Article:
Numbing cold and frigid winds plunged the Washington area into a deepfreeze yesterday, knocking out electrical power to thousands of homes, stranding droves of motorists whose cars went dead and breaking records for temperature and energy use.
Temperatures plunged to as low as 5 degrees early yesterday, with northwest winds gusting up to 32 miles per hour, creating a wind-chill effect as low as minus 37 degrees, according to the National Weather Service. Yesterday's high of only 15 degrees became the coldest high temperature ever recorded for a Jan. 10, breaking a record for that date set in 1893, when the temperature climbed only to 16.
Warring weather fronts in distant parts of Canada accounted for most of the discomfort here yesterday, according to a weather service spokesman. A high-pressure Arctic air mass in northern Alberta was moving southeast, bringing it toward collision with a low-pressure center below Hudson Bay in eastern Canada and creating a swirl of frigid wind, the spokesman said.
Temperatures were expected to dip below zero last night, and more icy weather is predicted through Wednesday.
Metro officials announced last night that they would keep Metrorail's 250 cars moving intermittently through the night--without passengers--to keep machinery on the rail cars from freezing before morning rush-hour. Metro spokesman Cody Pfanstiehl said it was the first time Metro has taken the preventive measure.
Layered clothing, woolen caps, and heavy gloves were the uniform for many of those hearty enough to venture out yesterday. But none of that was of much help to people like Jimmy Tucker, 35, of Greenbelt, who was among an eight-man Teamsters crew that had to scale a 12-story office building yesterday at 1101 17th St. NW in fierce cold winds. The task was to replace two 13,000-pound air-conditioning units, using a 90-ton crane. "You get numb so fast you don't feel it after a while," said Tucker.
Layered clothes did help Boyce Sawyer, 76, who said he is an Alabama migrant worker with $8 to his name. Sawyer said he has spent much of the past six weeks atop a heating vent outside the 15th street NW face of the Department of Commerce building. He's spent some time in city shelters, he said, but was not sure where he would spend the night. Sawyer said the steam from the heating grate and his several old sweaters and coat kept him "pretty warm . . . except for my hands."
Washington's shelters for the homeless and the poor were operating near capacity yesterday, in some cases staying open beyond their normal hours and offering extra meals for hundreds of destitute persons seeking refuge from biting winds.
Washington Gas Light Co. reported late yesterday that its 550,000 customers were on the verge of setting an all-time record for natural gas use in a day. Company spokesman Paul Young said that yesterday's use would approach one billion cubic feet, surpassing the seasonal daily average of 650 million, this season's high of 834 million, and the previous Washington Gas record of 904 million set on Jan. 17, 1977.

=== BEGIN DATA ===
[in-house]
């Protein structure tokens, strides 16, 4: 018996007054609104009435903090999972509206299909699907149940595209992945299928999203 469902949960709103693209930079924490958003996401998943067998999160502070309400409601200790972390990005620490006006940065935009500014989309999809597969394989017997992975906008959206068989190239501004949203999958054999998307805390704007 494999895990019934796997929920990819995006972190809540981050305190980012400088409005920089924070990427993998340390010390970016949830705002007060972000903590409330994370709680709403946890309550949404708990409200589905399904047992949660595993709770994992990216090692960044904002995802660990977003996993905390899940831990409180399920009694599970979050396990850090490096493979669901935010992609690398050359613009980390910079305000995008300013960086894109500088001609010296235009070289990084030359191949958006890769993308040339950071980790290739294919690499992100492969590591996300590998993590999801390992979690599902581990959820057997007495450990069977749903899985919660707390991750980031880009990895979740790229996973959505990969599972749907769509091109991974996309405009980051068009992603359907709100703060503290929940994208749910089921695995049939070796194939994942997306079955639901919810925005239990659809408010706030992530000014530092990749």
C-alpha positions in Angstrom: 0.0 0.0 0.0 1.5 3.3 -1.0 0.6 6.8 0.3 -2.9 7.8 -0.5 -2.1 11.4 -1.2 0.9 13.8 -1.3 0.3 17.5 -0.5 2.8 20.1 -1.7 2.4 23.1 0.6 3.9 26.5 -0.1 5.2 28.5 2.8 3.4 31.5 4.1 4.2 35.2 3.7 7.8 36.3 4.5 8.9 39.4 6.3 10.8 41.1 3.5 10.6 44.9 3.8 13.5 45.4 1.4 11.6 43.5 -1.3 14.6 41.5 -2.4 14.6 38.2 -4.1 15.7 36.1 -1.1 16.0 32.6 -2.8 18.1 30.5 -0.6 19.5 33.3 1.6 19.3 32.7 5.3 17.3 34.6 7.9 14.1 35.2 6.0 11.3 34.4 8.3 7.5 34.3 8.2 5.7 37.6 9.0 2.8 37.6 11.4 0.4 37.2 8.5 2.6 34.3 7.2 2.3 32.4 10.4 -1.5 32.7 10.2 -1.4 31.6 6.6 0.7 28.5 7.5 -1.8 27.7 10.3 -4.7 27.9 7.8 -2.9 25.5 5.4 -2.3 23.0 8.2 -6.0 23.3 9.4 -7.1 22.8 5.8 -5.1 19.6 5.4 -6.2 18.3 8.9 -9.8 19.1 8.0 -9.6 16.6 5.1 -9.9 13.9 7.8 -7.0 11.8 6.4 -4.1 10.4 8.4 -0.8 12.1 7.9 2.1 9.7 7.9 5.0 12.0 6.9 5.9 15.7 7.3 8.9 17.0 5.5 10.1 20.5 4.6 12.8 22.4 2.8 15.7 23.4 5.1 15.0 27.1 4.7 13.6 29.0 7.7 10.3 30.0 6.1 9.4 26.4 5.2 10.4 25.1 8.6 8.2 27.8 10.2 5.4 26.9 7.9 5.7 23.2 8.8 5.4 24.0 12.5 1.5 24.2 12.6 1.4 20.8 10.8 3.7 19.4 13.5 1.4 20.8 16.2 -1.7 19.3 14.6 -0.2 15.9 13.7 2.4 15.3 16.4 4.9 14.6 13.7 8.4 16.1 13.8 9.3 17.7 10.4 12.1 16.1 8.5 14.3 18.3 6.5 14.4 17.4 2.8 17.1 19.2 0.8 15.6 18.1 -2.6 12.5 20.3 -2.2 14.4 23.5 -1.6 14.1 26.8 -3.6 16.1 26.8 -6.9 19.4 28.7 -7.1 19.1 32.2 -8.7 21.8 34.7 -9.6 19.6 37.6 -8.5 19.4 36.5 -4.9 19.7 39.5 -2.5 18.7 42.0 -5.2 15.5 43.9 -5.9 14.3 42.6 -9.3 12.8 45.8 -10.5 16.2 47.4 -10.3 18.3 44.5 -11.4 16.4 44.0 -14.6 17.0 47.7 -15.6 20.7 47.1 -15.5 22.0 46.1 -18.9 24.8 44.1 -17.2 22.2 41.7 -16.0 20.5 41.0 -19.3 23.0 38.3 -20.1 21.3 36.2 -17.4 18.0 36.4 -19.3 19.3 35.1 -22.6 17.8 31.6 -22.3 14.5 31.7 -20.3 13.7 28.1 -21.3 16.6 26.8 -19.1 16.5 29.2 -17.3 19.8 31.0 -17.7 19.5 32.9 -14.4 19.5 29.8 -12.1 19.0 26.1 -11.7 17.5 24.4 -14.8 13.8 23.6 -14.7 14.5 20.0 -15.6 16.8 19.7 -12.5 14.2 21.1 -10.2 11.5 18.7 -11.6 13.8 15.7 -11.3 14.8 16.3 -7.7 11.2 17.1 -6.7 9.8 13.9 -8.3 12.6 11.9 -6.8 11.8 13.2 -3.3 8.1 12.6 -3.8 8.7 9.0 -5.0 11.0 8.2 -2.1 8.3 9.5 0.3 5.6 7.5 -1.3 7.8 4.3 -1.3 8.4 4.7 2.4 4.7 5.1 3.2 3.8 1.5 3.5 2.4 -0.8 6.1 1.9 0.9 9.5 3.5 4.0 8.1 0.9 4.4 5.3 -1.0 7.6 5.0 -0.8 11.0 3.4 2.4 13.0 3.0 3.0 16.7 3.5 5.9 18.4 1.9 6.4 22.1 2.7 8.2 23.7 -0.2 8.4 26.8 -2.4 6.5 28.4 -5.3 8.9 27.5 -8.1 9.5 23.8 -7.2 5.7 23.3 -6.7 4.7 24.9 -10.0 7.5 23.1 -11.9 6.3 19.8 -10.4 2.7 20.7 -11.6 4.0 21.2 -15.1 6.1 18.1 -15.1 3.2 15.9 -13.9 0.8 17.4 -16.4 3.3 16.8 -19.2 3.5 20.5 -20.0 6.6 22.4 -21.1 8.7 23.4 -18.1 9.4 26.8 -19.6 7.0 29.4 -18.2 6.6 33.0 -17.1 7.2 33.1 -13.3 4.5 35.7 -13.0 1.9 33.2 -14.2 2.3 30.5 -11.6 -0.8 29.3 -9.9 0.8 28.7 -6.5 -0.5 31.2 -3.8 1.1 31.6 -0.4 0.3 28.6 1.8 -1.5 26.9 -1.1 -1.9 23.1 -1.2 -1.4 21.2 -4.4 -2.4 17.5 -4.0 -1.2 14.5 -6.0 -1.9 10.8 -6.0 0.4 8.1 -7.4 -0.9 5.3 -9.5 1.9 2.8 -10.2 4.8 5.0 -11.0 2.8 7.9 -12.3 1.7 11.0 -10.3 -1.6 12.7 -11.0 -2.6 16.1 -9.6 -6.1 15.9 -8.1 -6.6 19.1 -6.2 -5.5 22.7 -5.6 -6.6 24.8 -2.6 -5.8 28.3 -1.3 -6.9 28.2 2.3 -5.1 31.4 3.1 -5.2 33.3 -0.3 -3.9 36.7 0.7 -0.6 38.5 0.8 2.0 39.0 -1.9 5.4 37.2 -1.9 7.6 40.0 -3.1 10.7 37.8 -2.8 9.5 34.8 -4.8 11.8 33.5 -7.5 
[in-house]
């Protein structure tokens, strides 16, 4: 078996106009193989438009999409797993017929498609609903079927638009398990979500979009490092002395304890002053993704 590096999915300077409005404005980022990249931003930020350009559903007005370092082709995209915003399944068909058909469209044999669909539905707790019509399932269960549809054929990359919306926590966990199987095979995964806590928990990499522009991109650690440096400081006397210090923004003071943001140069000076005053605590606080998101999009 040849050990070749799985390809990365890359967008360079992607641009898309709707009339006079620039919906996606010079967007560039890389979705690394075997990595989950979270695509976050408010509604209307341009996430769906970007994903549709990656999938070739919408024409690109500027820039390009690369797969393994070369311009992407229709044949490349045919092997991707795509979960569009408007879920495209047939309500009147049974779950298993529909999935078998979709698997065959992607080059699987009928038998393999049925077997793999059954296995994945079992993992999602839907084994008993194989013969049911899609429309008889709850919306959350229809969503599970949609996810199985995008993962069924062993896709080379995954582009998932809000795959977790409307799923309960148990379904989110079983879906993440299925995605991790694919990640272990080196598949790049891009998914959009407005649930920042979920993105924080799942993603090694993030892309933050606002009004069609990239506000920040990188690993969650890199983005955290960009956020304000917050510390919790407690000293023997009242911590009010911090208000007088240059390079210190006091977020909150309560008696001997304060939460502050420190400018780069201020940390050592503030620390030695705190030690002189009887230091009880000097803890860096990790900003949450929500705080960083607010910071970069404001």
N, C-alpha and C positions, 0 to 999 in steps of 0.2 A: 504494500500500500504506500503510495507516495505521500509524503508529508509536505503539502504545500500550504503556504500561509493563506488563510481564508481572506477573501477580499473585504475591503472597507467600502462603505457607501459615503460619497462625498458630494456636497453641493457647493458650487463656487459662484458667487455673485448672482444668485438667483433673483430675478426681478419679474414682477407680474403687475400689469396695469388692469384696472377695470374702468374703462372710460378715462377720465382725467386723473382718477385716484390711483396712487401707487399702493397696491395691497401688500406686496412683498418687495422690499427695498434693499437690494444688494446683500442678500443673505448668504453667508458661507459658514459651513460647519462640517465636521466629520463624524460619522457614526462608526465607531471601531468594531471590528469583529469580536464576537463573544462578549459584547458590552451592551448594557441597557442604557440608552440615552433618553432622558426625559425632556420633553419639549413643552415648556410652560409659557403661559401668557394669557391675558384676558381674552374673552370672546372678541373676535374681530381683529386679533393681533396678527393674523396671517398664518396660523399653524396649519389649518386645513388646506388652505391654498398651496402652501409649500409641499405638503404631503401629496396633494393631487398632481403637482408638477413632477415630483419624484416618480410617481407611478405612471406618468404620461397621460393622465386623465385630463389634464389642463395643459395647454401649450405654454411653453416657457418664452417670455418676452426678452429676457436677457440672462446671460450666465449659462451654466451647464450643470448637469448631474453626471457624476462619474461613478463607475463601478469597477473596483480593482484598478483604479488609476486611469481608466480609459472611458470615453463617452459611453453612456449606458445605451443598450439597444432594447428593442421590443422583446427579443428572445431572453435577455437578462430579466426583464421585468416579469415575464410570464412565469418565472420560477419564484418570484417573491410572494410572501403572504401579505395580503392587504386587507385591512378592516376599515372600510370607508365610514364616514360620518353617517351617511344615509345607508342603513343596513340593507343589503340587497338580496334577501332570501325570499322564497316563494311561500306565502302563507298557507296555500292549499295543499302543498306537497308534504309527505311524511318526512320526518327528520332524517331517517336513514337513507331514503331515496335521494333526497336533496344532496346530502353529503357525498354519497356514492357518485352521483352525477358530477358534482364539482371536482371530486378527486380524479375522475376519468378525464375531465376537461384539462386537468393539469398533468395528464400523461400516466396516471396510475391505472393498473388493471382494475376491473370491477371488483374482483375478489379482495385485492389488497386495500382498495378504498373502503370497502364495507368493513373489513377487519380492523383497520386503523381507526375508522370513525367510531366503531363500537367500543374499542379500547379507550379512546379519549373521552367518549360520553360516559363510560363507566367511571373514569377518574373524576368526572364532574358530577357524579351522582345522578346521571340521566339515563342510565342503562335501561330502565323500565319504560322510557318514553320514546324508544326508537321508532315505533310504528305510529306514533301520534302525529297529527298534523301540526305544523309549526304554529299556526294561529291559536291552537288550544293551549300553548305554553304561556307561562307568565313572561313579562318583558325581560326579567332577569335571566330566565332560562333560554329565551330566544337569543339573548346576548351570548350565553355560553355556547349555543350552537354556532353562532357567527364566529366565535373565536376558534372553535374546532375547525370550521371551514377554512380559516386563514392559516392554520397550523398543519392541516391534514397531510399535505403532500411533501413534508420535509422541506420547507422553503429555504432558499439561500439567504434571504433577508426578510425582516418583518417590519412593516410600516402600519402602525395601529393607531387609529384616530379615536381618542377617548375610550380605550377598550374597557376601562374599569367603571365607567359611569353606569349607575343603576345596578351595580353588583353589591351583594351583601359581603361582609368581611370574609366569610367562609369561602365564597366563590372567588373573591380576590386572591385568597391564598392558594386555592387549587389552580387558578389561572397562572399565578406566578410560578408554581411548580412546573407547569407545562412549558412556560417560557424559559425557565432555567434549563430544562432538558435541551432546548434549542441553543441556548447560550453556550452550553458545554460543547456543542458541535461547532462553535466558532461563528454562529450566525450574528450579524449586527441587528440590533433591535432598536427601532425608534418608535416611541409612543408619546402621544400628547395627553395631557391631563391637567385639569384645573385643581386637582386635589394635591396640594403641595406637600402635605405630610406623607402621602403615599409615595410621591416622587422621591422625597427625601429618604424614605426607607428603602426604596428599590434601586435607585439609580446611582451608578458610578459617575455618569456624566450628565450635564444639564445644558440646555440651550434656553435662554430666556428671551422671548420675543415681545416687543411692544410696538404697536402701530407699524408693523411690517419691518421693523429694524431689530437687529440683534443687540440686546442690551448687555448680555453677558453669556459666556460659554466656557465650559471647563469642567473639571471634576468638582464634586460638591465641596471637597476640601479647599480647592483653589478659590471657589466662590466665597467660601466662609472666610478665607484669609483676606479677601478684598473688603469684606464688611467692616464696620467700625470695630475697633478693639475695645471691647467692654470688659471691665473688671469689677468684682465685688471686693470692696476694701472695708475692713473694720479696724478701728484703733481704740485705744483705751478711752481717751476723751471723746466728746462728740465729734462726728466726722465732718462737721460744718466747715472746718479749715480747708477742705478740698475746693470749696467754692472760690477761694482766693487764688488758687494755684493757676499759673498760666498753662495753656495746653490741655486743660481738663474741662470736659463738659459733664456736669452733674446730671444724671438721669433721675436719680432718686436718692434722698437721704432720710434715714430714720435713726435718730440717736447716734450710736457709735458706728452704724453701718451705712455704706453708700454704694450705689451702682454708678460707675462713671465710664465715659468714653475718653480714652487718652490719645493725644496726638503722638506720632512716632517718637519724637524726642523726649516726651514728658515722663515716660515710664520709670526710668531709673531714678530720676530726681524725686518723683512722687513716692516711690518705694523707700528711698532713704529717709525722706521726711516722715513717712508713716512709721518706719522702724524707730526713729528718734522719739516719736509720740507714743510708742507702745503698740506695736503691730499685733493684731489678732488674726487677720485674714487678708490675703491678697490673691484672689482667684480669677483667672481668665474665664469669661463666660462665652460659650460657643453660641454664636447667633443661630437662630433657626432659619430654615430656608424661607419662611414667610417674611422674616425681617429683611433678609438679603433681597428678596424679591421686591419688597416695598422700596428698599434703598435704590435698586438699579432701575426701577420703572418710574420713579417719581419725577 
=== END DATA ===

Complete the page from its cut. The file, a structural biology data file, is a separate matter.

In the District, hundreds of homes and apartment buildings were without heat for varying periods yesterday, according to Mayor Marion Barry's emergency command post, which had logged more than 250 no-heat calls by midday.
More than 10,000 homes in Bowie, Lanham, Seabrook and surrounding areas lost power for up to three hours yesterday morning when a guy wire anchoring a utility pole was uprooted at 8:20 a.m. near the intersection of Rts. 450 and 197, according to Baltimore Gas and Electric Co. In Prince George's County, Potomac Electric Power Co. reported a downed tree limb knocked out power for about 750 homes in the Largo and Marlboro Road area. About 2,000 customers were powerless in and around Montgomery Village in Gaithersburg for up to six hours, and Pepco asked customers there to reduce energy use until permanent repairs are made.
In Fairfax and Reston, more than 4,000 customers of Virginia Electric and Power Co. lost electricity when a tree limb crashed through a power line on Lawyers Road, knocking out two Vepco circuits that each serve several thousand homes. A Vepco spokesman also reported scattered outages hitting several hundred homes throughout Northern Virginia.
Large numbers of motorists throughout the area heard the unwelcome sound of wheezing car engines that wouldn't turn over in the intense cold. The American Automobile Association had such a backlog of road-service calls that AAA members had to wait more than two hours for help.
In Montgomery County, a 57-year-old Gaithersburg motorist died early yesterday after his car plunged into an icy pond off Montgomery Village Avenue in Gaithersburg late Saturday night. Frigid water hampered the rescue effort and firefighters were forced to use an 85-foot telescope bucket and a ladder to attach a line to the car and pull it out of the pond. The victim, Donald L. Miller of 17226 King James Way was pronounced dead at Shady Grove Adventist Hospital.
In upper Montgomery County, six unidentified campers were rescued from a small island in the Potomac near Sycamore Landing, according to the Upper Montgomergy County Volunteer Fire Department. The campers ventured out in a small boat, but were unable to return because the river was icing up, a spokesman said.
Washington Post staff writer Ronald D. White contributed to this report.